17. Oh do I hear you. I much prefer constructive criticism or hell,even just telling me it sucks. I agree with Lauren above. Praise without progress is a terrible blow to a writer's confidence.

  18. I have trouble with that too. Worst is that you can tell it's not honest, so whatever good they wanted to do by giving it is fleeting.

  19. First...I love your theme for A-Z. You're a girl after my own heart. I thrive on -ologies! Love them and love to learn about them. I did know what dactylology was (sort of). I knew it had something to do with the fingers. It's what the dactyl means in pterodactyl (the ptero means wing). See how knowing roots is beneficial?

    Anyhoo...I digress. Great post for IWSG, too. False praise. It comes at you all the time, and there are some good liars out there. So it's hard for me to accept any praise because I think everyone's "just being nice." Especially when I know what I've written could use a little help. I think to self, "they evidently don't know shit from shinola."

    It's easier to trust the writing community...but I can tell when that's "reaching," too, like when they say something that conflict with key things in my writing that prove they didn't really read it. Alas, what's a boy to do?

    Know thyself, and it will give a confidence unknown before. Plus, it's easier to admit to yourself that, eh, this is mediocre and I know it.

    Again...GREAT post. Trust me on that. I'm real and honest, and try to leave comments that show I've read every word, and give feedback to that effect (that's not to say that others out there don't, it's to say I do).

  20. Mark: Maybe, but sometimes, it's just so damn obvious...

    Gary: Actually, I would like a little sugar coating, lol along with a good dose of constructive criticism. I guess what I'm trying to say is give it to me straight without being mean.

    Lauren: 100% agree with you. I wonder if people who "love" everything are actually people who are afraid of everything or have serious self-confidence issues. . .

    Michelle: Good point M. I appreciate constructive criticism and know I can agree or respectfully disagree with it. False praise however is useless to me, and I'd even go so far as to say it's destructive.

    Melissa: I think part of the problem is that people are so afraid to hurt another's feelings that they rather lie than be constructive. We should give a course on how to "Give it to 'em Straight Without Being an Asshat."

    Al: Exactly. It can be eye-rolling obvious sometimes.

    Michael: Glad you like the theme. Ologies are so fun to study in and of themselves! And your right knowing the roots is important. I learned many as an Entomology grad student. It helped in identification and classification. Wouldn't want to mix up a diptera with a hymenoptera, lol! (: And thanks for your thoughts on false praise. It's nice to know others feel the same way about it as I do. (:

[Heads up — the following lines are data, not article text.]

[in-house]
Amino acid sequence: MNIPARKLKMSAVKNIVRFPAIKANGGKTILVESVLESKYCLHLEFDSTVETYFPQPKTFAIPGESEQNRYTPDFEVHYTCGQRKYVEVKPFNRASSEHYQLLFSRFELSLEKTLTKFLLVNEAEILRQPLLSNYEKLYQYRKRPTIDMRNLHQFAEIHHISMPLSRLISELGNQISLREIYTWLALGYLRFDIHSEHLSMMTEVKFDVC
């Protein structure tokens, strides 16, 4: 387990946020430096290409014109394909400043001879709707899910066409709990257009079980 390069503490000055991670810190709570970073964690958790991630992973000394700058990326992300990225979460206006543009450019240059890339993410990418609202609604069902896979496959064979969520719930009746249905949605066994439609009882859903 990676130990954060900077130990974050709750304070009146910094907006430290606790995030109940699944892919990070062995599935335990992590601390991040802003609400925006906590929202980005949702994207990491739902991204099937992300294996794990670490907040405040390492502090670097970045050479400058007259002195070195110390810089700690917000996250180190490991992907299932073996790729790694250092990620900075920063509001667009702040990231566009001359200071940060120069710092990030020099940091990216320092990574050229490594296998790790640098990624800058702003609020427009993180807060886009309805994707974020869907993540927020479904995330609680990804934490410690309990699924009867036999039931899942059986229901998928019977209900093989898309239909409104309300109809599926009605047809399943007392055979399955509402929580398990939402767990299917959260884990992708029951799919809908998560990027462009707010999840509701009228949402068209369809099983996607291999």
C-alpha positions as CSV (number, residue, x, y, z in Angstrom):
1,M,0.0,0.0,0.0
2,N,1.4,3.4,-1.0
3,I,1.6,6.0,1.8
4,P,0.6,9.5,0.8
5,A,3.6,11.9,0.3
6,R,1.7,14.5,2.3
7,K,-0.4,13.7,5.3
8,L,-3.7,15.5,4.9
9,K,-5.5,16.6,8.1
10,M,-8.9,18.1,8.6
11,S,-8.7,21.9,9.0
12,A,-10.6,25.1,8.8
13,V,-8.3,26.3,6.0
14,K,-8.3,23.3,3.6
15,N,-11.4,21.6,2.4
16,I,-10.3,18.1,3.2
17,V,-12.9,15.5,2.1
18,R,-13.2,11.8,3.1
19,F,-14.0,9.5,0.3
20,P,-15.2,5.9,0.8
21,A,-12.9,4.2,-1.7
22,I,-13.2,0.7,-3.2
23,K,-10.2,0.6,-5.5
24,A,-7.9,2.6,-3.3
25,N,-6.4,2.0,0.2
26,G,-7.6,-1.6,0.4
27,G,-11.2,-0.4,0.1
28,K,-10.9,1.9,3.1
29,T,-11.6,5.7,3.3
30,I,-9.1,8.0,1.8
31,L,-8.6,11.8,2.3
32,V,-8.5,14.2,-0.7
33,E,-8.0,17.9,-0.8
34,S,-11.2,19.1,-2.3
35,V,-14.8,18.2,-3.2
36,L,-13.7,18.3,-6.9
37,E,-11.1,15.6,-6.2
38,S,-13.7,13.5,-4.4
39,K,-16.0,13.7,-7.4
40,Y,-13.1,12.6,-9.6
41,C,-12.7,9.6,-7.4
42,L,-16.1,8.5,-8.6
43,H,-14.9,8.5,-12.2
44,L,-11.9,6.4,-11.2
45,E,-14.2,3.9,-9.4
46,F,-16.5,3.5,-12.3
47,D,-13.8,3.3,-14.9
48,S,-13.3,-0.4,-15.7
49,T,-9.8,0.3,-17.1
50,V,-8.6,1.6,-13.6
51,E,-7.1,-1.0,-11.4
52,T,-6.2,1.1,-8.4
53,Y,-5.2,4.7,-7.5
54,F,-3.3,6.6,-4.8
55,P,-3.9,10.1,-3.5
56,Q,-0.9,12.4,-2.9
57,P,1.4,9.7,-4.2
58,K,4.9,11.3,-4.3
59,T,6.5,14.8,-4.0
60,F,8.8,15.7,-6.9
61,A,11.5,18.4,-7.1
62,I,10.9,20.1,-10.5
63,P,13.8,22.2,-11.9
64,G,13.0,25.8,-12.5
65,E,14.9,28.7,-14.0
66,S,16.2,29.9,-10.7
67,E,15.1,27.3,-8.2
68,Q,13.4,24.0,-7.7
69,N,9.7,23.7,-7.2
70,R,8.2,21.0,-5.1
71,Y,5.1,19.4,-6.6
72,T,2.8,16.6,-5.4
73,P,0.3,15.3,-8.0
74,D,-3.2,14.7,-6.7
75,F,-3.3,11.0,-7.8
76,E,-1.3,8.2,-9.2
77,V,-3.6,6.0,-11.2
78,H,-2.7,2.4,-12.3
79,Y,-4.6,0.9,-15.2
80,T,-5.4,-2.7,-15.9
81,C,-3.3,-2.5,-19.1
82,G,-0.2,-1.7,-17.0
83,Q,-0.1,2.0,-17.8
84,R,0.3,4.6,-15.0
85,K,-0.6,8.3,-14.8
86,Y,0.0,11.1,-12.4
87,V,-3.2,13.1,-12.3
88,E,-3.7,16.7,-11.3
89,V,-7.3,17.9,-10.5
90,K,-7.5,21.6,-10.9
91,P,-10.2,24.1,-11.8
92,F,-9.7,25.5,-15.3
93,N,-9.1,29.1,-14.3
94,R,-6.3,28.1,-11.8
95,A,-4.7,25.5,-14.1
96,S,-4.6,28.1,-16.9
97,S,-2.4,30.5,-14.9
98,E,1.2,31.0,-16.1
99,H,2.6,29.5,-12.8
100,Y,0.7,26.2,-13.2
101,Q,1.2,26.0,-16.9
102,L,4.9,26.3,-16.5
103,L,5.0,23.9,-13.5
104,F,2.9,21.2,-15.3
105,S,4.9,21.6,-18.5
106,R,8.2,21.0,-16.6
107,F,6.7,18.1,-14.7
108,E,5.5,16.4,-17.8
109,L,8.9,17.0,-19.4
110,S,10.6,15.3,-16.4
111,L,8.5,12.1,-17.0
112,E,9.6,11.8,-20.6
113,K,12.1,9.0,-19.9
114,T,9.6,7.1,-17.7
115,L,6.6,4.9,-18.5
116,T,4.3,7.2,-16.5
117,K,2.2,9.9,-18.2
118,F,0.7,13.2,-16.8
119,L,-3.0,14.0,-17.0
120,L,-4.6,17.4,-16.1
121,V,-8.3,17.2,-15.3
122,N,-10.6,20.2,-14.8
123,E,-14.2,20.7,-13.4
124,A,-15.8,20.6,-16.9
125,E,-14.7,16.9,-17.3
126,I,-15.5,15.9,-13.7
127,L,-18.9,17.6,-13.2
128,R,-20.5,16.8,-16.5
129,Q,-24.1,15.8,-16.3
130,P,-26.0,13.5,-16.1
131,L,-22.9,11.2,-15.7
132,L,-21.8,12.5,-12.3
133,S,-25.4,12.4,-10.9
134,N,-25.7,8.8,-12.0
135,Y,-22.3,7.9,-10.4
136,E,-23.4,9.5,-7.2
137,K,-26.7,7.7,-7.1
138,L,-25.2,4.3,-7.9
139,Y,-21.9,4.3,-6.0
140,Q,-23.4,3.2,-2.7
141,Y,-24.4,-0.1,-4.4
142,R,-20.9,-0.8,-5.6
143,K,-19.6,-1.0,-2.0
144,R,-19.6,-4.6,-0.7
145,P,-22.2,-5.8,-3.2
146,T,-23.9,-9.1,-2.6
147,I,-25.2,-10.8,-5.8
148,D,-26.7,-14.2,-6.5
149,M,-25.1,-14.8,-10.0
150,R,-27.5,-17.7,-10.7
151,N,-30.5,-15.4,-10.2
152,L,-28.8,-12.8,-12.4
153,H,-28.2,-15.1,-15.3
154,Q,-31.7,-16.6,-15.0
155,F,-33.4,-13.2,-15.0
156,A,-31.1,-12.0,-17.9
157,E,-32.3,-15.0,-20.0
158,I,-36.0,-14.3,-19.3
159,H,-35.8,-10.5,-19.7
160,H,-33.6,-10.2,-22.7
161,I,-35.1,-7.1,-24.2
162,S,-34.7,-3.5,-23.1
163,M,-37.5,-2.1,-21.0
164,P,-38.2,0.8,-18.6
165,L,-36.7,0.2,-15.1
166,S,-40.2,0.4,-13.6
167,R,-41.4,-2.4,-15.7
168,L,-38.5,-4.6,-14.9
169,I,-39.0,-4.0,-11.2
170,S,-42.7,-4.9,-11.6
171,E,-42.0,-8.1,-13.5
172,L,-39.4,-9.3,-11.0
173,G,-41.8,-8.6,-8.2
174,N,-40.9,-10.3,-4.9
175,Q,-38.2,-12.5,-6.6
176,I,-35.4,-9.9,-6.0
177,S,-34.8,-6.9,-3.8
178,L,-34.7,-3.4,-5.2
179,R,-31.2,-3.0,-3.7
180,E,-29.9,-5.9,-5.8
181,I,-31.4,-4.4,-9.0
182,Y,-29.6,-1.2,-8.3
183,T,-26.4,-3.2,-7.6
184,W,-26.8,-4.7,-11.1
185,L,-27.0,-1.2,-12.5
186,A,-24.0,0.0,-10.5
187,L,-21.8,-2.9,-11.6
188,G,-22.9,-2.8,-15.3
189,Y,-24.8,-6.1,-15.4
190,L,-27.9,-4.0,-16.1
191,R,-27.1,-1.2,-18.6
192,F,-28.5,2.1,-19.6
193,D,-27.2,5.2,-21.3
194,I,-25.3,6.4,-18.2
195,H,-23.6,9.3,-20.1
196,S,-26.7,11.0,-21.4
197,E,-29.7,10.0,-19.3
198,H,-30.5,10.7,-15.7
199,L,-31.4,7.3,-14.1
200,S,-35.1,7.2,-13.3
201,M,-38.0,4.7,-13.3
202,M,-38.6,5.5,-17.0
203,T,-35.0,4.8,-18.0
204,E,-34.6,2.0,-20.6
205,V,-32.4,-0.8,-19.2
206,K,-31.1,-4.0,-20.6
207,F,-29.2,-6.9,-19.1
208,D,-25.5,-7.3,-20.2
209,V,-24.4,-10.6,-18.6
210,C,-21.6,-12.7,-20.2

21. I'm with you. I just recently started attending a creative writing class and though I am learning a lot, I can't help but think that I could write the most horrible thing on earth and they would find the two decent lines in there to praise. I get it that people is trying to be nice and not hurt anyone or deter them from their path, but seriously, just be honest.

    Anyway, take the best where you can and keep pushing yourself forward. Best of luck.

    From IWSG

  22. Elise, based on the way you write your blog, I have a feeling that praise was honest. Still, I do understand what you mean--I'd rather be told the truth than have someone give me a glowing pity-review. You have a little more faith in yourself and your writing, though, Elise! Again, I have a strong feeling that whatever praise you receive is well deserved! :)

  23. Georgina: Thanks Georgina. I wish I could go to a writing class or be part of a writing group. I think it helps to hear what and how other writers write. I think people have been raised to be so afraid to hurt someone else's feelings that they will go the extra mile to find the one glint of hope in the wiriting to praise. Maybe the group should go around and start with saying what they didn't like, and then finish with a positive. That's would I would like. Tell me what sucks so I can fix it, but also tell me what you like, so I don't go and mess that up later.

    Randi: Thanks randi. (: Sometimes I'll write something and feel good about it and it's even better when I'm able to get the same kind of feedback. But sometimes, when I'm being honest with myself about something I've written and know it's not that great, and then someone comes along and is overly nice and glowing about it, well you just know. You just know it's not sincere. I guess that's what I'm getting at. I know I don't suck all the time, but when I do, I'd like someone to point out the places that really super-suck so I can improve.